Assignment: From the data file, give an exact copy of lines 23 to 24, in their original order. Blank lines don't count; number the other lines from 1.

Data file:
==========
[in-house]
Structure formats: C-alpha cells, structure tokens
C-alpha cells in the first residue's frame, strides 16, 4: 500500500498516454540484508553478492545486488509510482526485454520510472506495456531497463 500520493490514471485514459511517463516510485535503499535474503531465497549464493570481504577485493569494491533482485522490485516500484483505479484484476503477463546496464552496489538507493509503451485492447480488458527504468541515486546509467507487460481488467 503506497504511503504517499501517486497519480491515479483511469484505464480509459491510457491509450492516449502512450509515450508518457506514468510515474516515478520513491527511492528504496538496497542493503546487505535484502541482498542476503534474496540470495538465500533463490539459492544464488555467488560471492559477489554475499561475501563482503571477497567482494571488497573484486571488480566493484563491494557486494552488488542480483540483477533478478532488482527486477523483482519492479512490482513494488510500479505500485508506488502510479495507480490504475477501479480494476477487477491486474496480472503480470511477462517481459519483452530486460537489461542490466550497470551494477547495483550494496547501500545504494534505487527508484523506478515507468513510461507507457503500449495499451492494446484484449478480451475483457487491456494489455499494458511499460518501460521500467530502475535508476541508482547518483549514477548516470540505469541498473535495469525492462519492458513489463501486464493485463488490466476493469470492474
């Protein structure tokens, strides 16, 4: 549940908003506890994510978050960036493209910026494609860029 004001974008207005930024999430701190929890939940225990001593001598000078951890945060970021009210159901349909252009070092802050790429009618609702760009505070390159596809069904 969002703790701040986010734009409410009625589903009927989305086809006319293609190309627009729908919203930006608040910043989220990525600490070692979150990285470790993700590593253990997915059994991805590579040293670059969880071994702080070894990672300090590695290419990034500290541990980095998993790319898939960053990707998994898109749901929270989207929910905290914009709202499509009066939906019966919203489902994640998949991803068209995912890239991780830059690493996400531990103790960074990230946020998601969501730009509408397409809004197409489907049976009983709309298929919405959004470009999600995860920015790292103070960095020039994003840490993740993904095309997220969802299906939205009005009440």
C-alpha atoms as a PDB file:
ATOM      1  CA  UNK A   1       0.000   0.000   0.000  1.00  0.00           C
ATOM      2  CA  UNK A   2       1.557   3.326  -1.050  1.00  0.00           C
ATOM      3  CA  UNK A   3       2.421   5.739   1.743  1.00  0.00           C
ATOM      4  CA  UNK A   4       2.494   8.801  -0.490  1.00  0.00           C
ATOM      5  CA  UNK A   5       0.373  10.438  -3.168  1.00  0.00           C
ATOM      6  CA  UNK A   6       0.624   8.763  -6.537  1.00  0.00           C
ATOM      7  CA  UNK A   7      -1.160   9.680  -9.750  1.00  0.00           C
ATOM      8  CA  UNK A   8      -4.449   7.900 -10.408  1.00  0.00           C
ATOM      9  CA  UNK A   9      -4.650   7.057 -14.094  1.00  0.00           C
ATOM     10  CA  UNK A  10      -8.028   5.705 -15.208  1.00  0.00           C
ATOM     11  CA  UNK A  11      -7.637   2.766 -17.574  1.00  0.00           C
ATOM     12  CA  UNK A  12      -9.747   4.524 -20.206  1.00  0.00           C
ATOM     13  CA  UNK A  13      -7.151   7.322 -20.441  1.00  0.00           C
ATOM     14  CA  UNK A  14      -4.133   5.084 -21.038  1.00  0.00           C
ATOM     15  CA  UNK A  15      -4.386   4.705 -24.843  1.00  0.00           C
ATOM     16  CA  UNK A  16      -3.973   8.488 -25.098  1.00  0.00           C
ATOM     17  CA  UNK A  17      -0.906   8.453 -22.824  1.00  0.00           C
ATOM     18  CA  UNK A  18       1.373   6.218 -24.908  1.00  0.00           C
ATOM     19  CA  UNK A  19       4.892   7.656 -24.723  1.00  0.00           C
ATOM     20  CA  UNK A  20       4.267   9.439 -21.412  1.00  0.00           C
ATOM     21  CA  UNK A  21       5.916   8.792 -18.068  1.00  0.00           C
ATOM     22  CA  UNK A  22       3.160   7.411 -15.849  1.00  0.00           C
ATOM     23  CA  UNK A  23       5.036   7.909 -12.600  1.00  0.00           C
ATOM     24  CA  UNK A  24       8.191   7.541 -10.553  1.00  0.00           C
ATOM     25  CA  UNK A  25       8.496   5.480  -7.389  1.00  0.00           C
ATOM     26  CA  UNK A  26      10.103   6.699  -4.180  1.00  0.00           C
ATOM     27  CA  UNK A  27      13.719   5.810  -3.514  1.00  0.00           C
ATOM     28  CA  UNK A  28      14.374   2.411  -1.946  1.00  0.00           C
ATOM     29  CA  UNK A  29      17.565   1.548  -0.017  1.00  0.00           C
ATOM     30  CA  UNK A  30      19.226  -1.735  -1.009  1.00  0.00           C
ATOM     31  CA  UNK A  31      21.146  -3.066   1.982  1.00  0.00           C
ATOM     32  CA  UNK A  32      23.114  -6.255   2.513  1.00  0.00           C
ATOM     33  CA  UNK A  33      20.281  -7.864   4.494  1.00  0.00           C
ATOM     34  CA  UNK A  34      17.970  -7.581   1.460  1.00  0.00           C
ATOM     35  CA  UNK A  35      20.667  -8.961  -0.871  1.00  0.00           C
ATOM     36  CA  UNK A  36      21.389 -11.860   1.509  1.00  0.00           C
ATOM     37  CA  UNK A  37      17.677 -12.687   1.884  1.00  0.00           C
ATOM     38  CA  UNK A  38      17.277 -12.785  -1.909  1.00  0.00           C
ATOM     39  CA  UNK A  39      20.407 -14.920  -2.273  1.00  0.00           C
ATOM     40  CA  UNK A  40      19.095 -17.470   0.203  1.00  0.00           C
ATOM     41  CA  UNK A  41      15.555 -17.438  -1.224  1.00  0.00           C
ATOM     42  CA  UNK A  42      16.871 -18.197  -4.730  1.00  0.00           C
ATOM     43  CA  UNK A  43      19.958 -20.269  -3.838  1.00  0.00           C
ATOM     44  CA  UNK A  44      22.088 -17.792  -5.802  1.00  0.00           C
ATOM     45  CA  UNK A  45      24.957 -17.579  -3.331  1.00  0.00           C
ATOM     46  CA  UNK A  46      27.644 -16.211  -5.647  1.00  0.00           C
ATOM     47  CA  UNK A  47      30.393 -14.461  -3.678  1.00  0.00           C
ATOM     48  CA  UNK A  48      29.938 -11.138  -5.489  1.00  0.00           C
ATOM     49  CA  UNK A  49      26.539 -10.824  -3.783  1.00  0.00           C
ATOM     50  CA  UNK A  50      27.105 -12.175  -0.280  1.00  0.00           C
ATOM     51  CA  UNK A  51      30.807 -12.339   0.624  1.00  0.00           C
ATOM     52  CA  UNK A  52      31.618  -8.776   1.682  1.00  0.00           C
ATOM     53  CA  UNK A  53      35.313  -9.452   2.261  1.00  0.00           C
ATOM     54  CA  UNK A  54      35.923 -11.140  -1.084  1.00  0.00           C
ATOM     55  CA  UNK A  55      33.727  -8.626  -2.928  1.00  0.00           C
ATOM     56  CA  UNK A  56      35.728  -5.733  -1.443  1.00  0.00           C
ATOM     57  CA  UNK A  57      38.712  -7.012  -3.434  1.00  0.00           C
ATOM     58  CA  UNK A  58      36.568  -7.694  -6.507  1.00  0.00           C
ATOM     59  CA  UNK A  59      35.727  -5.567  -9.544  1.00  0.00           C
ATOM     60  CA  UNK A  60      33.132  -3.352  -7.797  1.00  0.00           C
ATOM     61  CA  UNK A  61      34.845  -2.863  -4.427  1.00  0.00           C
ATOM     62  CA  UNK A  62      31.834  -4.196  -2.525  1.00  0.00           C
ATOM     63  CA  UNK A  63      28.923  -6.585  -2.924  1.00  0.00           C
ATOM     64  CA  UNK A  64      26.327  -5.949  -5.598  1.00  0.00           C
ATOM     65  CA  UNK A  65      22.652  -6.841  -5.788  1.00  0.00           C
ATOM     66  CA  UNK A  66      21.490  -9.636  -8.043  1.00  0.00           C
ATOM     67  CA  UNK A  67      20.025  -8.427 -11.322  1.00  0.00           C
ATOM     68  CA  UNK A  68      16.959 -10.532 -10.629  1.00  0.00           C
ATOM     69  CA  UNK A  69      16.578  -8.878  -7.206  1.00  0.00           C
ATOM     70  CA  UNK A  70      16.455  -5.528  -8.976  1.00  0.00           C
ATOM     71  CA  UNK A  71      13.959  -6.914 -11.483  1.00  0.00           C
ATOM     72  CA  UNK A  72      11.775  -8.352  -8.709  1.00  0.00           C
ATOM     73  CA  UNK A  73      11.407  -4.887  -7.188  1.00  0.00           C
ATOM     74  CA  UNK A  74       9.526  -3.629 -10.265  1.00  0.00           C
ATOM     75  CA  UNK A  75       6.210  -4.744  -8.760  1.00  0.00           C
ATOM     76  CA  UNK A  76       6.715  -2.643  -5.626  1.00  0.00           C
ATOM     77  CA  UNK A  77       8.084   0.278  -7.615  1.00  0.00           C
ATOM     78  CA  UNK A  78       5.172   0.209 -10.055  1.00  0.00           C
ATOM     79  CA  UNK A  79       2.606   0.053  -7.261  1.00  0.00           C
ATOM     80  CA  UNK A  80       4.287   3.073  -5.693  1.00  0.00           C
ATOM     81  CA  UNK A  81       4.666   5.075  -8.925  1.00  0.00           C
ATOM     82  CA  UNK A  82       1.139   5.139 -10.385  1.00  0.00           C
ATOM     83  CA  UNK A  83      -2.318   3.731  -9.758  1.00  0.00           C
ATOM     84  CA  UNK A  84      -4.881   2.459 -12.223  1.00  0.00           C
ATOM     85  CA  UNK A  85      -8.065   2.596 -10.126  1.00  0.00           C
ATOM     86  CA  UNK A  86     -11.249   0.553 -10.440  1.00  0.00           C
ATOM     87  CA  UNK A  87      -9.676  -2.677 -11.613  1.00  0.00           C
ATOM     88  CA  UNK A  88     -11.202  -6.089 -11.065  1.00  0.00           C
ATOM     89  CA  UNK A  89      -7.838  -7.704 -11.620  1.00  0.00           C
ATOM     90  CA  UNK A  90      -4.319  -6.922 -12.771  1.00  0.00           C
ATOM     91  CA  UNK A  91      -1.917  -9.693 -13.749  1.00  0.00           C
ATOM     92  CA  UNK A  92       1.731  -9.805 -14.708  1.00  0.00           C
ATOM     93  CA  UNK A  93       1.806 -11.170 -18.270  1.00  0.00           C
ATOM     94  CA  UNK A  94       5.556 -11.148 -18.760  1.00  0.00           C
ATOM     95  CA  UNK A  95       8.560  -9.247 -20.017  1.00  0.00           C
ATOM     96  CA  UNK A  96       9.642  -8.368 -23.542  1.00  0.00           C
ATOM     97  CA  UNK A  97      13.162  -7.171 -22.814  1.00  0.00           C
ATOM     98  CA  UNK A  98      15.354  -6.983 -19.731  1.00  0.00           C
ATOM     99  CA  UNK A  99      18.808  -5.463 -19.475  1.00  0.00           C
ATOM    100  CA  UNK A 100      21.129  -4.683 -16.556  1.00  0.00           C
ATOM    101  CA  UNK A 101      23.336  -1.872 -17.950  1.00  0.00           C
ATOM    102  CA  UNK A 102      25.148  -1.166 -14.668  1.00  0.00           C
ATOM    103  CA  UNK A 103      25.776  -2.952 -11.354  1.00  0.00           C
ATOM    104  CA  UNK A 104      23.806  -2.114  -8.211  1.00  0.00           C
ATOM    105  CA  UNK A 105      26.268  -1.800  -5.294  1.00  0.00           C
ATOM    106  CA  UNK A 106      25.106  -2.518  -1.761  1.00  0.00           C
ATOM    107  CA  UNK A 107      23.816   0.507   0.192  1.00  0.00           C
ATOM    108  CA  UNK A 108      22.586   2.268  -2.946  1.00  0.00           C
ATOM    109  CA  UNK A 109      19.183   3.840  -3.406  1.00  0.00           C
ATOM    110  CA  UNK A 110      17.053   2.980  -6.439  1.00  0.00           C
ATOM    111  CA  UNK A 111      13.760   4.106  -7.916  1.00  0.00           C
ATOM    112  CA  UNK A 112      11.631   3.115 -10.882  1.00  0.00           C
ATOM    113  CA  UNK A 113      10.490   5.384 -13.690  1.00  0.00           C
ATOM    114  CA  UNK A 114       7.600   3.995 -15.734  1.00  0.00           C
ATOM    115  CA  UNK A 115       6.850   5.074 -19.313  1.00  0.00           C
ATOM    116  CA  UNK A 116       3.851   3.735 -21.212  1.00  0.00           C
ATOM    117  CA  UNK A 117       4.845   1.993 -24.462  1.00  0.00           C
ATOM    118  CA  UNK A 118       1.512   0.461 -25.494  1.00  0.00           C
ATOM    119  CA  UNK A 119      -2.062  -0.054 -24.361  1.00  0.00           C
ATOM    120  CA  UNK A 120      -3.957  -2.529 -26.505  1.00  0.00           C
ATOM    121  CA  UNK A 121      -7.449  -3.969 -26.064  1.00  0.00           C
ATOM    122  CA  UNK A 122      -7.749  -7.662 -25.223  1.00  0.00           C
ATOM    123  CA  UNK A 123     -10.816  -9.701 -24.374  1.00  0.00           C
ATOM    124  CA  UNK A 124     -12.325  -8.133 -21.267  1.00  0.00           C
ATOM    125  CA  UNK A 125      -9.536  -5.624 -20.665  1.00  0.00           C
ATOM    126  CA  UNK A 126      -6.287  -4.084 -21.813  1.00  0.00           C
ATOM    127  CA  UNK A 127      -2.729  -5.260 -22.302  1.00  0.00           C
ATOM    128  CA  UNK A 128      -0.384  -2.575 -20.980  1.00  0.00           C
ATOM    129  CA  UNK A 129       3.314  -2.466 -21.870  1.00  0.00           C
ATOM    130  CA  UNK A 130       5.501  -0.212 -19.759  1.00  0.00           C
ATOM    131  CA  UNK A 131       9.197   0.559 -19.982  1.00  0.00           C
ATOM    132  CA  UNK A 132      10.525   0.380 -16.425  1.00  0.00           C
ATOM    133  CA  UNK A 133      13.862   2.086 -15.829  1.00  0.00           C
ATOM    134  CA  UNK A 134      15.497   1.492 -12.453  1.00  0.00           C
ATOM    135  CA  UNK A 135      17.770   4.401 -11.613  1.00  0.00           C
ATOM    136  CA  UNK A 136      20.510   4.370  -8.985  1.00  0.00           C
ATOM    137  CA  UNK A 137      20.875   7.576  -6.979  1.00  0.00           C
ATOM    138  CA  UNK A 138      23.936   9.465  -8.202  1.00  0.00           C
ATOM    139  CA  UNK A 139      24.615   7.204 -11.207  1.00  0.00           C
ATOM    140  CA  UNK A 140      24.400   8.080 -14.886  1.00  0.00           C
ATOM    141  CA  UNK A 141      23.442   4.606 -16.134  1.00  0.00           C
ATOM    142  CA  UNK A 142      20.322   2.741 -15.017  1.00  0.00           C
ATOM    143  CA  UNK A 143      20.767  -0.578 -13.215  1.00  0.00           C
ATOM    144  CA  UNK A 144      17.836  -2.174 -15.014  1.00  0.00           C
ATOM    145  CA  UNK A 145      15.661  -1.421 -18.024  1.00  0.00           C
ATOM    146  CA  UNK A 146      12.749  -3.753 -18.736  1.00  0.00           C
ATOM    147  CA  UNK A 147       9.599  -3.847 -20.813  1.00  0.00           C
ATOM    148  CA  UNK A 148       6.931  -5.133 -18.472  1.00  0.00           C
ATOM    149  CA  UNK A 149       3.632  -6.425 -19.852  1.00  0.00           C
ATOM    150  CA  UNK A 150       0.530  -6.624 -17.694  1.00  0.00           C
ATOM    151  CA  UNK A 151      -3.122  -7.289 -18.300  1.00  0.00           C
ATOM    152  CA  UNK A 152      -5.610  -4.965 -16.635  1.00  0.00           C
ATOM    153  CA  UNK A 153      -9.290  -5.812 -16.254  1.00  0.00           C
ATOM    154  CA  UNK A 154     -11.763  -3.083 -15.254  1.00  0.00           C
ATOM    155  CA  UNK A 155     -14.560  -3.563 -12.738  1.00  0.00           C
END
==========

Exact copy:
ATOM     18  CA  UNK A  18       1.373   6.218 -24.908  1.00  0.00           C
ATOM     19  CA  UNK A  19       4.892   7.656 -24.723  1.00  0.00           C